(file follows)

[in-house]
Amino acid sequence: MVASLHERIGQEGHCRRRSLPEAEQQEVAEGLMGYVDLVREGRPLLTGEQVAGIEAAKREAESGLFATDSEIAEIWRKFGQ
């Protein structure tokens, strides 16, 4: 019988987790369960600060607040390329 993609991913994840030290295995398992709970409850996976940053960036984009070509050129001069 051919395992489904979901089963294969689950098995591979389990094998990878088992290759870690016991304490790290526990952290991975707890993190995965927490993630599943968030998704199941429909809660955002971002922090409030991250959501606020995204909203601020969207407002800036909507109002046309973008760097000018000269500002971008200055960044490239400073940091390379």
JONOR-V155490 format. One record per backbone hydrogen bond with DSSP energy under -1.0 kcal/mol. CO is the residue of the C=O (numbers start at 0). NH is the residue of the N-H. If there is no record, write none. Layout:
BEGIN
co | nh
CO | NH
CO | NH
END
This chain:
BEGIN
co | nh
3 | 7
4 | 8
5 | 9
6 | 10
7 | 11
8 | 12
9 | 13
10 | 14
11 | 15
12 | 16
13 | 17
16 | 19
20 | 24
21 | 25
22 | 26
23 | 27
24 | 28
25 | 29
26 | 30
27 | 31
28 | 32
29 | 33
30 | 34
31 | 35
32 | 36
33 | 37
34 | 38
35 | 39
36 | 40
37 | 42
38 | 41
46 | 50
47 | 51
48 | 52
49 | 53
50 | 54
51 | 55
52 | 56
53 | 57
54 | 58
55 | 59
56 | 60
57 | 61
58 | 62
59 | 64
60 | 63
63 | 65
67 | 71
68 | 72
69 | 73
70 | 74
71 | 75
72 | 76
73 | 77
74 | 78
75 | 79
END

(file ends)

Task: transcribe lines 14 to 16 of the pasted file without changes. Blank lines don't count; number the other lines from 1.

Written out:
4 | 8
5 | 9
6 | 10